Advancing Tools for Systems Neuroscience


Significant progress in science often occurs because of the development of new technologies allowing for new questions and measurements, or significantly improving the efficiency of current approaches. Therefore, as part of our efforts to understand the mPFC-HC system in memory, we spend time significant time developing new tools. For example, we have developed alternative methods for stereotaxic surgical approaches in rodents and pigs (US Patents 9,707,049; 1,0251,722; and 10,492,882), and new data-driven analytical tools for electrophysiological mode analysis (Schultheiss et al., 2019, bioRxiv) . In addition, we make our resources freely-available to the academic research community because we support Open Science goals, such as through contributions to OpenBehavior.

RatHat: A new method for stereotaxic surgery

There has not been a major change in how neuroscientists approach stereotaxic methods in decades. We developed a new alternative stereotaxic method that improves on traditional approaches helping to reduce costs, surgical time, and aiding repeatability called the “RatHat” (Allen*, Jayachandran* et al., 2020, eNeuro).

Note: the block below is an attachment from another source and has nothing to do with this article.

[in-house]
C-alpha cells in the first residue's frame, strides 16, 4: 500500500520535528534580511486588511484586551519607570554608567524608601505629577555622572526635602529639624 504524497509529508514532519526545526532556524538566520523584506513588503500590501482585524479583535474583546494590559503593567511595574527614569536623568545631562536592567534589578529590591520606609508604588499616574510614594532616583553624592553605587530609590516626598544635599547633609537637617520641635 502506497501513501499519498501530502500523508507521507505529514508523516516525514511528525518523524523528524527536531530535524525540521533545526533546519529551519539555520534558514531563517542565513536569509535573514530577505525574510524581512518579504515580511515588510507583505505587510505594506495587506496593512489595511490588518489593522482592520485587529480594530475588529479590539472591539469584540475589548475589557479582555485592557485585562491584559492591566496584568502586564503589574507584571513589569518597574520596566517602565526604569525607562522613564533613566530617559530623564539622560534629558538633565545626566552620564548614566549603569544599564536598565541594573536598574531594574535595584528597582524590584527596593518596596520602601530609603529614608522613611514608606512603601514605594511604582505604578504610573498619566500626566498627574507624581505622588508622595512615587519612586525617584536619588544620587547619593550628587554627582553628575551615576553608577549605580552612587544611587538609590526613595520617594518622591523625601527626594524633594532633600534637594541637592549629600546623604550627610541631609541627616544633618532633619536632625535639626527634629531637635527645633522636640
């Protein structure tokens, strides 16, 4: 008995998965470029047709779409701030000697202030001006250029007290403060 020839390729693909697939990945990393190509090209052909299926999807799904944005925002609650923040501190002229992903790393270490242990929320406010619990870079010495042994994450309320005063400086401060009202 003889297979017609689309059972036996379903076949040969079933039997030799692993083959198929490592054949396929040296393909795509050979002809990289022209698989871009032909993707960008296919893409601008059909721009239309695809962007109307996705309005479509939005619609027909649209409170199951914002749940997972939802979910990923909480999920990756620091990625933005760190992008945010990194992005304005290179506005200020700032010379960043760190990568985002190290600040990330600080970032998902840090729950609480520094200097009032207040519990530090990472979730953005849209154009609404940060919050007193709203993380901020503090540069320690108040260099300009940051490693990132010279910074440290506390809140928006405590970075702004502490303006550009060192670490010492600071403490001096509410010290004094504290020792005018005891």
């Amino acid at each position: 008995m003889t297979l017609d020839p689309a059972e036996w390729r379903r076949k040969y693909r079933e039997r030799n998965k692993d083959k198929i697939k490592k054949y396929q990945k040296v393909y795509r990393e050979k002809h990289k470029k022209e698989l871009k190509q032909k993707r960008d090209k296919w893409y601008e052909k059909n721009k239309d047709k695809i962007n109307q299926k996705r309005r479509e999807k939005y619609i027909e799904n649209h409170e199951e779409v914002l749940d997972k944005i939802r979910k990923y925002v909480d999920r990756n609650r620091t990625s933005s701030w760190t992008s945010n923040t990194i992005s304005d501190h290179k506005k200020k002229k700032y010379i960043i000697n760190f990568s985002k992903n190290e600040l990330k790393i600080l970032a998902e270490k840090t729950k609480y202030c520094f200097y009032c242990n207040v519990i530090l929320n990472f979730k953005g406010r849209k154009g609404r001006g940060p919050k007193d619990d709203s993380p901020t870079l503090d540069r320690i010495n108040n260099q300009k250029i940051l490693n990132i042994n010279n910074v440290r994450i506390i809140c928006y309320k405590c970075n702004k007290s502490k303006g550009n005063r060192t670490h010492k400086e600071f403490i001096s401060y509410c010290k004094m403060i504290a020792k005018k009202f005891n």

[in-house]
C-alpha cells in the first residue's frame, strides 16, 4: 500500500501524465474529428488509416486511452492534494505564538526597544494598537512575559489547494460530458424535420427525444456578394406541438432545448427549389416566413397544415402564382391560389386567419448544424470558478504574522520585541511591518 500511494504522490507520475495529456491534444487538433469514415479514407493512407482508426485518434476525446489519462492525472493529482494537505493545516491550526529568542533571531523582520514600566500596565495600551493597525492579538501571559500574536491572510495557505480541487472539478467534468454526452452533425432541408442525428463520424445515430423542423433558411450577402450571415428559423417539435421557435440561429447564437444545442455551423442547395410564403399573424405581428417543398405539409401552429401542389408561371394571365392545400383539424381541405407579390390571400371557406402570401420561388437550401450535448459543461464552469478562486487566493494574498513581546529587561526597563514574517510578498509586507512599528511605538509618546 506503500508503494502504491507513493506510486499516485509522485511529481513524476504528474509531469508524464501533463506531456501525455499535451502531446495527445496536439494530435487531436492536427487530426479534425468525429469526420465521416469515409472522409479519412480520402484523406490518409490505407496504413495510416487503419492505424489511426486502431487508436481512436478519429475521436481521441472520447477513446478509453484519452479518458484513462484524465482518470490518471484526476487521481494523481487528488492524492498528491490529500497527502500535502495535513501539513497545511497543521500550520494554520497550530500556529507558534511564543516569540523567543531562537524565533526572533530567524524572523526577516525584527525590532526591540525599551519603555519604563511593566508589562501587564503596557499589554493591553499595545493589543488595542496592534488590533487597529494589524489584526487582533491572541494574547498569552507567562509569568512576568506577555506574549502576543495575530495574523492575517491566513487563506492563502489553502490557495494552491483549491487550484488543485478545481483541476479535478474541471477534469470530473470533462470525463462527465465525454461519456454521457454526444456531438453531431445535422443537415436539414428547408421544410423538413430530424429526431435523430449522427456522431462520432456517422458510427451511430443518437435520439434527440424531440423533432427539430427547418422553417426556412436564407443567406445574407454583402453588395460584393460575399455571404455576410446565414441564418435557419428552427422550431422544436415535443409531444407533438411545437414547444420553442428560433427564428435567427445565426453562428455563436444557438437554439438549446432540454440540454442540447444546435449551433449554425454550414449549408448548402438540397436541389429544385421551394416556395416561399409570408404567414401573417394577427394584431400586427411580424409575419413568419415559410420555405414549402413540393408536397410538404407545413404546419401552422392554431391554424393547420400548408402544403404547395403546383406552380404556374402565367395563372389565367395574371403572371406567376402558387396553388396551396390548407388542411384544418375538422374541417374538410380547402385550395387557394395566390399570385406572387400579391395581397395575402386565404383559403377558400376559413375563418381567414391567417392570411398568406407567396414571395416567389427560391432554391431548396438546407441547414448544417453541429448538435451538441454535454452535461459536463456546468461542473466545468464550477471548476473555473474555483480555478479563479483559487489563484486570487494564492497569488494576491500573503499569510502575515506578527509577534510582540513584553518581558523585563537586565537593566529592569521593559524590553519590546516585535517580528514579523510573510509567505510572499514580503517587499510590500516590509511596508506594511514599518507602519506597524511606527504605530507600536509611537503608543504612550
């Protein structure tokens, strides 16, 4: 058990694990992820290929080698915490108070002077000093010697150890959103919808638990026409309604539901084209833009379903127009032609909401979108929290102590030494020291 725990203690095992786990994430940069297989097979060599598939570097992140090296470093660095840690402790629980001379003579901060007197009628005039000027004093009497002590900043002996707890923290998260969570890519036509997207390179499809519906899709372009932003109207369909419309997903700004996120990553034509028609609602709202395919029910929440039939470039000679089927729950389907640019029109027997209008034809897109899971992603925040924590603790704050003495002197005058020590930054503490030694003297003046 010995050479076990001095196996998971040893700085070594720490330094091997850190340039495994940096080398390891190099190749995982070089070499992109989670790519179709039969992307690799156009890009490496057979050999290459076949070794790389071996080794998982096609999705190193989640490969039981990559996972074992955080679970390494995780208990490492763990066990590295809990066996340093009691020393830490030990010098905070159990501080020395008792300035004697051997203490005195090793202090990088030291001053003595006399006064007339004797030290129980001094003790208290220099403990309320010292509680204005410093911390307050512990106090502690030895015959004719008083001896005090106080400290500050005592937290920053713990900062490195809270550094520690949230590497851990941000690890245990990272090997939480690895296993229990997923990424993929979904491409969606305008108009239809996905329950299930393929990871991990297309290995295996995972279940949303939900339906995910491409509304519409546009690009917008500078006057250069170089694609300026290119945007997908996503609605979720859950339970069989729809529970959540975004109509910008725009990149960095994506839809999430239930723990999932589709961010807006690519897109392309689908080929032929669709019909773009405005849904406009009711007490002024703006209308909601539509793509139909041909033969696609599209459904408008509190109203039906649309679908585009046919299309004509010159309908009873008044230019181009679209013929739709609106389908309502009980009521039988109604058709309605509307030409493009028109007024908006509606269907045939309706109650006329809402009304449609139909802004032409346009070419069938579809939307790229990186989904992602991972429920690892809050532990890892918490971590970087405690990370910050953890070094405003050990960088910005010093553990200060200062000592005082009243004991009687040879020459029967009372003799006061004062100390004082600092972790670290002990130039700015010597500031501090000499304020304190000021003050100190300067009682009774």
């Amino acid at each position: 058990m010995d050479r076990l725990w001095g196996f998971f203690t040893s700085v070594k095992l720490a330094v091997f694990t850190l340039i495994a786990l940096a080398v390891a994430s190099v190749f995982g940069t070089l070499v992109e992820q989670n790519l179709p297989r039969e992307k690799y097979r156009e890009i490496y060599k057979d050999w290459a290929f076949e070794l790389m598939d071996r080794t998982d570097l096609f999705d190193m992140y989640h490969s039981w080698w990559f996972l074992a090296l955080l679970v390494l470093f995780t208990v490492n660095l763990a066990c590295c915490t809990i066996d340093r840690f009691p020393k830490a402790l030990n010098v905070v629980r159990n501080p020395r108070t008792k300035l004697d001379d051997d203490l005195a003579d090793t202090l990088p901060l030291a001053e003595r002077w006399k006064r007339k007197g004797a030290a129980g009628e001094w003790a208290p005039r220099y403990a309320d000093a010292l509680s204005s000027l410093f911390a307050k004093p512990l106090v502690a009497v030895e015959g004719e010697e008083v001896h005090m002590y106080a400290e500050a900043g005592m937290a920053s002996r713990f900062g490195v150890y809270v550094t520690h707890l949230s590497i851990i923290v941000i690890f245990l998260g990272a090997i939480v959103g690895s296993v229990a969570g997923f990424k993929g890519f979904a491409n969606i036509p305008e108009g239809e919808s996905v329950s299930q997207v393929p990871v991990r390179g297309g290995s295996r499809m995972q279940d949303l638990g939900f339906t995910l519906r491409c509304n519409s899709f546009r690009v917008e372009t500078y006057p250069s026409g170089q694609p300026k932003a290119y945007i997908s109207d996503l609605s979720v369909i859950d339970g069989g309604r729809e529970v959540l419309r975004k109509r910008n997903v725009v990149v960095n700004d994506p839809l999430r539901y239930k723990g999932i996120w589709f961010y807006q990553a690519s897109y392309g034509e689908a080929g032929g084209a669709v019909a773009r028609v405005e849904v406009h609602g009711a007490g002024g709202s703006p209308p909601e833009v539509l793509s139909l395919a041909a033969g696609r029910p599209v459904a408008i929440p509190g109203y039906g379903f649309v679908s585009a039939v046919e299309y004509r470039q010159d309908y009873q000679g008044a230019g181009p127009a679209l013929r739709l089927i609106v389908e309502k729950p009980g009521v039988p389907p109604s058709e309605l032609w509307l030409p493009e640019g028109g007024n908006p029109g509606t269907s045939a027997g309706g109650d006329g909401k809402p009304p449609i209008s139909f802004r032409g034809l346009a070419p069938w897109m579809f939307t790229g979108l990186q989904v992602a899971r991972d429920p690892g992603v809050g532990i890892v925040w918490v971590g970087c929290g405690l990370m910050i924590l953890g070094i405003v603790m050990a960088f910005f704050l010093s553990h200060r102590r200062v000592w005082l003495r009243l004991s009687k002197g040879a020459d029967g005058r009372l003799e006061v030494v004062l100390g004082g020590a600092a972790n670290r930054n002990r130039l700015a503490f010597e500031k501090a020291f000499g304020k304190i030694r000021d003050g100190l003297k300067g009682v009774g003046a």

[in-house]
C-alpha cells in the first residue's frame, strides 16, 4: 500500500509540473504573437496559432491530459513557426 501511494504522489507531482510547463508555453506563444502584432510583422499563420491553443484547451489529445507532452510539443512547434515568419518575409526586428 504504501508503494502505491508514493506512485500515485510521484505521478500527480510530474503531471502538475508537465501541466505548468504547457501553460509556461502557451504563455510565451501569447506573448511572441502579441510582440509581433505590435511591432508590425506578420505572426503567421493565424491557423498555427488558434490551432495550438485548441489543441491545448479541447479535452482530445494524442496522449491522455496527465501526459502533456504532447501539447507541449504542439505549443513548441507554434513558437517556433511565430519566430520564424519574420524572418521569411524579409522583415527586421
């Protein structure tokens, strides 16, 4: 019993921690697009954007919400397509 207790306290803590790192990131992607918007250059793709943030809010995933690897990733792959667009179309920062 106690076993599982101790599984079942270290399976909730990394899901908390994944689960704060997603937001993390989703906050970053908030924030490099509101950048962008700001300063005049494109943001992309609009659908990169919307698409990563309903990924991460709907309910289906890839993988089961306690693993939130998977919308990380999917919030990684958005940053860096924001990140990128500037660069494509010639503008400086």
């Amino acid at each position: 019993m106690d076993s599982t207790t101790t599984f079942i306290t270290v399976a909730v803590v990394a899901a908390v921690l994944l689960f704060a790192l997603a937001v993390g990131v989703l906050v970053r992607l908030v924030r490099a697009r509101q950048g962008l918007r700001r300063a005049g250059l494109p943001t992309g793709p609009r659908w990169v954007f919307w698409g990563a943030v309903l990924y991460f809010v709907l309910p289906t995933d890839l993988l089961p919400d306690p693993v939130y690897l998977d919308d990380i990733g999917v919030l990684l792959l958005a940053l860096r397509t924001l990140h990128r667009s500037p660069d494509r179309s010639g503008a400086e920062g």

The RatHat brain implantation system is a 3D-printable stereotaxic device for rats that is fabricated prior to surgery and fits to the shape of the skull. RatHat builds are directly implanted into the brain without the need for head-leveling or coordinate-mapping during surgery. The RatHat system can be used in conjunction with the traditional u-frame stereotaxic device, but does not require the use of a micromanipulator for successful implantations. RatHat print files are easily created, can be modified in CAD software for a variety of applications, and are easily shared, contributing to open science goals and replications. The RatHat system has been adapted to multiple experimental paradigms in our lab and should be a useful new way to conduct stereotaxic implant surgeries in rodents.

RatHat builds are freely available to academic researchers, achieving open science goals. Academic researchers interested in receiving the 3D files (editable and printable) can contact We will first provide you a license to be executed by your institution, and upon completion, 3D files of the implant system.

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